- published: 02 Dec 2011
- views: 12640
Captain Chris Nsamba and his crew prepare their space ship for launch from the backyard of his mother's home in Kampala. Feature done for the VPRO in the Netherlands. http://www.metropolistv.nl More videos on http://www.youtube.com/reelafrica Subscribe to my channel: http://www.youtube.com/user/reelafrica?sub_confirmation=1 Ruud Elmendorp Video Journalist Africa http://www.ruudelmendorp.com
I adore what these people do, and I share this beautiful peace of work for the benefit of all mankind
Discussion space is a new concept for a video series where normal Ugandans (and expats) offer their opinions. The aim is simply generating discussion. These videos are not designed to inform or dictate ideas; they are merely a channel for driving debate. In this first pilot episode Emmanuel, a long-term employee at Kayak The Nile, gives his opinion on Uganda's stability and how this has effected the tourism industry. Please feel free to comment below... http://www.rattleuganda.com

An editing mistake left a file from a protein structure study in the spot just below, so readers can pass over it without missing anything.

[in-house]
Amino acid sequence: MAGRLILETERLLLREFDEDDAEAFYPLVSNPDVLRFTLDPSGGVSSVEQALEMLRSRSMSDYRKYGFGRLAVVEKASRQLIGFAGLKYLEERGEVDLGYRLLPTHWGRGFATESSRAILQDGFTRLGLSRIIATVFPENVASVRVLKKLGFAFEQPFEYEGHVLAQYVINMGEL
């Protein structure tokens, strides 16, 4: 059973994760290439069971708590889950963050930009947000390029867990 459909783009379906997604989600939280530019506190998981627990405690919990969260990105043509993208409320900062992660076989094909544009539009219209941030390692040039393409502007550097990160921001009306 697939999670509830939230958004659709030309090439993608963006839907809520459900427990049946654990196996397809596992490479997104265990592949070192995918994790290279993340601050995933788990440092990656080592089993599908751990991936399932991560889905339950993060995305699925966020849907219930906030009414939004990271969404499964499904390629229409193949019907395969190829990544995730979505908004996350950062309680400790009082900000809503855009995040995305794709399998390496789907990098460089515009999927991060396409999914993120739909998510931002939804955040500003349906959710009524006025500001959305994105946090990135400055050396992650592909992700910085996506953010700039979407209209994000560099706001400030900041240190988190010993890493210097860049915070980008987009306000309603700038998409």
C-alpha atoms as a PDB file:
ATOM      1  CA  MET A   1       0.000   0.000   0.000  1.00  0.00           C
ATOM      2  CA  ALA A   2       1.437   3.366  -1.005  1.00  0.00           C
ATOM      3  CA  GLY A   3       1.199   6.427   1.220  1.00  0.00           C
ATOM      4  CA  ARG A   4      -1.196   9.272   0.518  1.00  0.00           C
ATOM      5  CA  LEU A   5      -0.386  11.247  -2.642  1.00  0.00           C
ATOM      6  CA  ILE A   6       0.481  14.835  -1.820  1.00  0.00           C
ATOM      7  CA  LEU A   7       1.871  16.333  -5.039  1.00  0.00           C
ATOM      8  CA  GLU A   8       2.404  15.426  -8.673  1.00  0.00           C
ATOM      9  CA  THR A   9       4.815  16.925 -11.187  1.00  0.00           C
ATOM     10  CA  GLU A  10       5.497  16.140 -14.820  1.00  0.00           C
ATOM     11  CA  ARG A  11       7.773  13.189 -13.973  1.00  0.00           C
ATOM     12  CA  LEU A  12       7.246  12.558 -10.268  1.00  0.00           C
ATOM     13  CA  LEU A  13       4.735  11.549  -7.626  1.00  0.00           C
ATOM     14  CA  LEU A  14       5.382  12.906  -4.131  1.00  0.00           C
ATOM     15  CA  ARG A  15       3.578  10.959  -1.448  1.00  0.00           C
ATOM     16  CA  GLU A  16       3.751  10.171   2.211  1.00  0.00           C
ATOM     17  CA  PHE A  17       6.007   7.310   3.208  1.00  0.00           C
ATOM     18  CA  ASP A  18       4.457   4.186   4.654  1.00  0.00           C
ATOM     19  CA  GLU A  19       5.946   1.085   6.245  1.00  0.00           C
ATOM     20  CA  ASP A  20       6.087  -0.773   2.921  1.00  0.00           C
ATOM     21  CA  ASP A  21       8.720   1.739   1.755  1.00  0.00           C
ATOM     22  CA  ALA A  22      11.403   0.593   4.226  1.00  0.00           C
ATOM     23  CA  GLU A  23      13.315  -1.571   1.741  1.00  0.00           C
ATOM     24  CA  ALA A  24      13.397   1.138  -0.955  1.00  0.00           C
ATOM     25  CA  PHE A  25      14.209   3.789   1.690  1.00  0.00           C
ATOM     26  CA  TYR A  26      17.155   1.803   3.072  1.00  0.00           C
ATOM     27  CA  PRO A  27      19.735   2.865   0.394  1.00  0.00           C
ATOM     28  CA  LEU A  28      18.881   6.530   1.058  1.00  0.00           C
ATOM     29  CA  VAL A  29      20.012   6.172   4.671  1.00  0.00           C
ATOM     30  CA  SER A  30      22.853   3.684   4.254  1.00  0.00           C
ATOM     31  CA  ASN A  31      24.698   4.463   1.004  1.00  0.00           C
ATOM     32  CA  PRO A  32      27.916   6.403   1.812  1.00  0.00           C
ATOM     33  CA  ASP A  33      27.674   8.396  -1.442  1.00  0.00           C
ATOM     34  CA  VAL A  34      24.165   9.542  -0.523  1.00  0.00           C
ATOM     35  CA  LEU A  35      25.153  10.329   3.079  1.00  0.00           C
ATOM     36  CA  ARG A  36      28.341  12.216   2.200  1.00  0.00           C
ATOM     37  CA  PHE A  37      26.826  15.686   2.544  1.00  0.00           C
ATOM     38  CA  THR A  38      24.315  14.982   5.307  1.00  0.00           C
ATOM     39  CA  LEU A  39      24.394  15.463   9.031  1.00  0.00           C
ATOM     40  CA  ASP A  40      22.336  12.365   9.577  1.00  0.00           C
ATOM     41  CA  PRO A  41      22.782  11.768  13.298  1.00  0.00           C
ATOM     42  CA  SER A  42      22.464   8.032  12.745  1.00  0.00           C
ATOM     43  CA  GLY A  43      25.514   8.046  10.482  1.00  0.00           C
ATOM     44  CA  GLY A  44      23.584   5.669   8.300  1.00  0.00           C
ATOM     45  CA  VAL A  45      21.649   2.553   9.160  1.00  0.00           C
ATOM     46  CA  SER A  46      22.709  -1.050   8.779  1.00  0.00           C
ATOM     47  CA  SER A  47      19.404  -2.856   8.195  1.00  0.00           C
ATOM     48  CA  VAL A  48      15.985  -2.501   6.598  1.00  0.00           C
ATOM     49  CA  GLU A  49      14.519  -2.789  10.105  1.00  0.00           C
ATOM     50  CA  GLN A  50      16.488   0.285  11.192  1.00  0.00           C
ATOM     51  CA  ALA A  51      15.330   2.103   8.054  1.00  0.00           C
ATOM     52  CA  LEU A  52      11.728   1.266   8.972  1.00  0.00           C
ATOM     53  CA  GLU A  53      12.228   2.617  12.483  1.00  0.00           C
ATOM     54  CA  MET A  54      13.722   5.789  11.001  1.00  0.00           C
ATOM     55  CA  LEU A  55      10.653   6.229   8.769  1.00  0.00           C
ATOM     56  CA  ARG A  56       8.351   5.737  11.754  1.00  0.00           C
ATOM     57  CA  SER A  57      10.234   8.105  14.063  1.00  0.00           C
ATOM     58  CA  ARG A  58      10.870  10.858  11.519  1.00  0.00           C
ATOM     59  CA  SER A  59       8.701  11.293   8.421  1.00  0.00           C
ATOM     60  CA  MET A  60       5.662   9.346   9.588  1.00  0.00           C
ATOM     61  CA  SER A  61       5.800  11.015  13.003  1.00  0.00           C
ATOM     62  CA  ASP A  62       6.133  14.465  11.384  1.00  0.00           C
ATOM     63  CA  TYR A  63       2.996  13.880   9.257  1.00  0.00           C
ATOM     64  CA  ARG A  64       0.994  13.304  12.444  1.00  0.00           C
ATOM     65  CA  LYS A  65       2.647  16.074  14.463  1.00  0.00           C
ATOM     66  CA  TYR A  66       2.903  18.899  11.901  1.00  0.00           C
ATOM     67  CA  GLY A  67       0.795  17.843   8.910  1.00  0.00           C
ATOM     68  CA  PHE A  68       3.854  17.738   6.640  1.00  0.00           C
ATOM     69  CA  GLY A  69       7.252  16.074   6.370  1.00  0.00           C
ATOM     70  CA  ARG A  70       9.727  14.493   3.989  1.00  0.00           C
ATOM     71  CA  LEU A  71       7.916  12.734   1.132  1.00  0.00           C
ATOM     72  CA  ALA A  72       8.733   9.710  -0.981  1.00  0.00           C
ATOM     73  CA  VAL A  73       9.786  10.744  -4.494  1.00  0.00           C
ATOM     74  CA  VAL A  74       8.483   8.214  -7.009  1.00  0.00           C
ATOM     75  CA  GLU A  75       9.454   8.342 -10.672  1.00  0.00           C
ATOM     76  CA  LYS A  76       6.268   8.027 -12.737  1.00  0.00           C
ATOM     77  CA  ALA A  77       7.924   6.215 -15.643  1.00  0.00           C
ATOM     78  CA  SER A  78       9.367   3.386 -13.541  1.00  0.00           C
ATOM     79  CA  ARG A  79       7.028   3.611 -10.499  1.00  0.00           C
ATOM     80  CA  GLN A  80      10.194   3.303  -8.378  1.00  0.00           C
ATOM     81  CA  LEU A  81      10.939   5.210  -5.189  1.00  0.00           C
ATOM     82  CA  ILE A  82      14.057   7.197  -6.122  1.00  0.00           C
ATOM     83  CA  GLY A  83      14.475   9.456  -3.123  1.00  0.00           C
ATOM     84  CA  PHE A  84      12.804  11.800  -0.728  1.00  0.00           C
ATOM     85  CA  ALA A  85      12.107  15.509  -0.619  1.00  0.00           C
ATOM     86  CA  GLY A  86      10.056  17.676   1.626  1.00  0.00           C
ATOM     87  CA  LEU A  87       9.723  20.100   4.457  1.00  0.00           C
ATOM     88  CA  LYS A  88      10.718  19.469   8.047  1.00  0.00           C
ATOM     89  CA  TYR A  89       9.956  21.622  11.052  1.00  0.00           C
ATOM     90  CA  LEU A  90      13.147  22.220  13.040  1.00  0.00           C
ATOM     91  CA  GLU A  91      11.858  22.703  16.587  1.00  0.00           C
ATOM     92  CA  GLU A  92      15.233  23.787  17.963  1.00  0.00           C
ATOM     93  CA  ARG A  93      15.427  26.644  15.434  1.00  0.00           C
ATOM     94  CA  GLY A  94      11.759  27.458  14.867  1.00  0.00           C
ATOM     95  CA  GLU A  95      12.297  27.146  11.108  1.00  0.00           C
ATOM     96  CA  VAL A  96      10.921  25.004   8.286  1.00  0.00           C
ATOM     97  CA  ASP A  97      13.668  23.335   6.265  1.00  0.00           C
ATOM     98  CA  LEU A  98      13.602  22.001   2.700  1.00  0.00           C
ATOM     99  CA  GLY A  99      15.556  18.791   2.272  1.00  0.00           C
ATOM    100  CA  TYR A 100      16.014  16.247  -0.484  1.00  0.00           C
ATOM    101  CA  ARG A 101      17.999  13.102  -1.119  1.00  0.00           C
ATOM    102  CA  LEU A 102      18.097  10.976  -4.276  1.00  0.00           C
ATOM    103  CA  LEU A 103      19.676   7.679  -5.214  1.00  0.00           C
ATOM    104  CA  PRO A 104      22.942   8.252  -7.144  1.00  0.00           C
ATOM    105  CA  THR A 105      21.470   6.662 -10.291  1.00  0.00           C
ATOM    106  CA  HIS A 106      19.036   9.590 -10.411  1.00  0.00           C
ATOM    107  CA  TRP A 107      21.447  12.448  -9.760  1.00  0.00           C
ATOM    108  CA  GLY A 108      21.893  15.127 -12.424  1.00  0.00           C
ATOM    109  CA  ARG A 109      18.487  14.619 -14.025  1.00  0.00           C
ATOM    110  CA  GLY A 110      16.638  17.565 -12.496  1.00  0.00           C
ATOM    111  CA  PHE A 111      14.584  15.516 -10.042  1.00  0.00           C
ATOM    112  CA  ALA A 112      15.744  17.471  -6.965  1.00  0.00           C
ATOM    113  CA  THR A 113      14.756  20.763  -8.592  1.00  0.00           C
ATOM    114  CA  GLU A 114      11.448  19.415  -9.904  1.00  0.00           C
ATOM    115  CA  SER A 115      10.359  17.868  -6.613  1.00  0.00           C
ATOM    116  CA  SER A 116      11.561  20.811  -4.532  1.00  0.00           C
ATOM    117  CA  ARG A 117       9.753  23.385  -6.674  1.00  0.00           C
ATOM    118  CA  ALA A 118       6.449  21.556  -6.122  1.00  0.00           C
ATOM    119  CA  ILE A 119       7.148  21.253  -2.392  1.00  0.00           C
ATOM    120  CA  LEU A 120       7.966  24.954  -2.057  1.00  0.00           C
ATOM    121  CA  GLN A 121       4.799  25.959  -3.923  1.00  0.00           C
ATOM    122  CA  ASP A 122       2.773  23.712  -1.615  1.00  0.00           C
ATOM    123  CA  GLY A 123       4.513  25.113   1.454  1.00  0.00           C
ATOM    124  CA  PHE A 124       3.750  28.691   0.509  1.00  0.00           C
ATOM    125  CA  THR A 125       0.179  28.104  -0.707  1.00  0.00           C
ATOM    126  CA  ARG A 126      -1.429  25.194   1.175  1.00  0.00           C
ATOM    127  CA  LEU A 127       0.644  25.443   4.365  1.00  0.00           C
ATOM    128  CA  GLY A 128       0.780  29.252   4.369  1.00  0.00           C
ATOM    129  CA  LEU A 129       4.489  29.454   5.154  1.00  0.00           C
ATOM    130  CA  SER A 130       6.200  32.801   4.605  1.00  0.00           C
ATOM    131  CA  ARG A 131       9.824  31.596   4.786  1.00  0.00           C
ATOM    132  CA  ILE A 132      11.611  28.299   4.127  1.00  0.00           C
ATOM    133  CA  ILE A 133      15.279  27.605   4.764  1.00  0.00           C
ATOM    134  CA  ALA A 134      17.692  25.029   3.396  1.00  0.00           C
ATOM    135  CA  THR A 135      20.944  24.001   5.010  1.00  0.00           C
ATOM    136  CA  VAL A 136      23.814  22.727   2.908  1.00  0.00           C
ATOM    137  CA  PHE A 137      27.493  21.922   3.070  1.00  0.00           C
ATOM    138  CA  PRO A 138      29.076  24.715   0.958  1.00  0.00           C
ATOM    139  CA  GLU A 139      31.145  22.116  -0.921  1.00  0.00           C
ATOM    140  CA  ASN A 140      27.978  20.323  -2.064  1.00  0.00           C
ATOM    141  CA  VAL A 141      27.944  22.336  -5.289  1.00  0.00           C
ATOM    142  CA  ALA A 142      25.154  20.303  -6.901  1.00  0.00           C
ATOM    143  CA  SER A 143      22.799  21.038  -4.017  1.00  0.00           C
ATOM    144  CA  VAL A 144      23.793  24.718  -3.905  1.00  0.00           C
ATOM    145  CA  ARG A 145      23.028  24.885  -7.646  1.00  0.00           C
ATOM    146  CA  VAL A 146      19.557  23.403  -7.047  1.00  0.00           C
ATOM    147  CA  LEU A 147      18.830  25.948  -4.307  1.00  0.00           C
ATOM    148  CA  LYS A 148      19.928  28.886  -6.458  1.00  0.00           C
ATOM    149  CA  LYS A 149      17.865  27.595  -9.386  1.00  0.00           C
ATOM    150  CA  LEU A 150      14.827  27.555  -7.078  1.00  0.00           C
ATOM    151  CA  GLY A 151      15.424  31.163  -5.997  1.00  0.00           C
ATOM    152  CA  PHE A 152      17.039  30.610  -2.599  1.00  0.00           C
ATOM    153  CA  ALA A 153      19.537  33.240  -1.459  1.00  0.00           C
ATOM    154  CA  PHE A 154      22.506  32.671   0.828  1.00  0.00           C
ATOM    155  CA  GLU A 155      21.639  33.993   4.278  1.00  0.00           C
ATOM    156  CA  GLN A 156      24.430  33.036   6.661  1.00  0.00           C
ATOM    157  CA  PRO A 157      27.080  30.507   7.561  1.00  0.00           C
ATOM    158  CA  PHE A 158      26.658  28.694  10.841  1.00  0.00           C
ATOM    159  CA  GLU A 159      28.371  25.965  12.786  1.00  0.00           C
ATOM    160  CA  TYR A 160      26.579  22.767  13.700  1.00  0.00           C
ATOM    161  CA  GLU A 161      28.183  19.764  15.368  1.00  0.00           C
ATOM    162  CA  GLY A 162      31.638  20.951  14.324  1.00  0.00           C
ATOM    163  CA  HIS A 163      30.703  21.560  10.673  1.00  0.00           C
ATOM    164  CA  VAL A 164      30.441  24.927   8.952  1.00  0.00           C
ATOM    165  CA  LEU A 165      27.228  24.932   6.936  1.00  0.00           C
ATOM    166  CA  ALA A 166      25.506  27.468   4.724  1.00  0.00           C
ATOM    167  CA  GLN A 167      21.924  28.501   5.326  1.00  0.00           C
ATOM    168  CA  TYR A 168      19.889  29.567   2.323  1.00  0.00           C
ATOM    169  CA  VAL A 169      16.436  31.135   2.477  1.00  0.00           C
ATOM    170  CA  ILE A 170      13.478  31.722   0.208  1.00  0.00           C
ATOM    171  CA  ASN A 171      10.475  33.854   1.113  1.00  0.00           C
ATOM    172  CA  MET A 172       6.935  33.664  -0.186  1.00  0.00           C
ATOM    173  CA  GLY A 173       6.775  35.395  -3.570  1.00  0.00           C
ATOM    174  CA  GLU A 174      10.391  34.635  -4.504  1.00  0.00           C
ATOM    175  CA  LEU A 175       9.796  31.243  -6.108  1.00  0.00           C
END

Produced in 2006 in Kampala, Uganda, for the Institute for Studies in Global Prosperity. Producer, Director, Editor: Leili Towfigh Camera, Sound, Editor: Ryan Lash Still Photography: Ryan Lash and Leili Towfigh Narrator: Thobeka Poswa Music: Samite Special thanks to the Task for the Promotion of the Discourse on Science, Religion and Development in Uganda ©2006 Institute for Studies in Global Prosperity
How can to'break down the walls of my classroom without actually having to incur great expenses or construction costs
Florence analyzes political participation in Uganda, focusing in particular on the uses citizens and politicians are making of new interactive spaces created by the proliferation of radio stations and mobile phones.
Hosted by Hanneke Weitering On Aug. 14, 1992, a meteorite entered the atmosphere over Mbale, Uganda and exploded into hundreds of pieces! Debris from this meteorite shower was strewn over an area of about 2 by 4 miles, and the biggest piece weighed more than 60 pounds! Scientists estimated that the original meteorite weighed upwards of 2,000 pounds. A young boy was hit in the head with a smaller meteorite fragment, but thankfully no one was seriously injured or killed by any of the falling space rocks.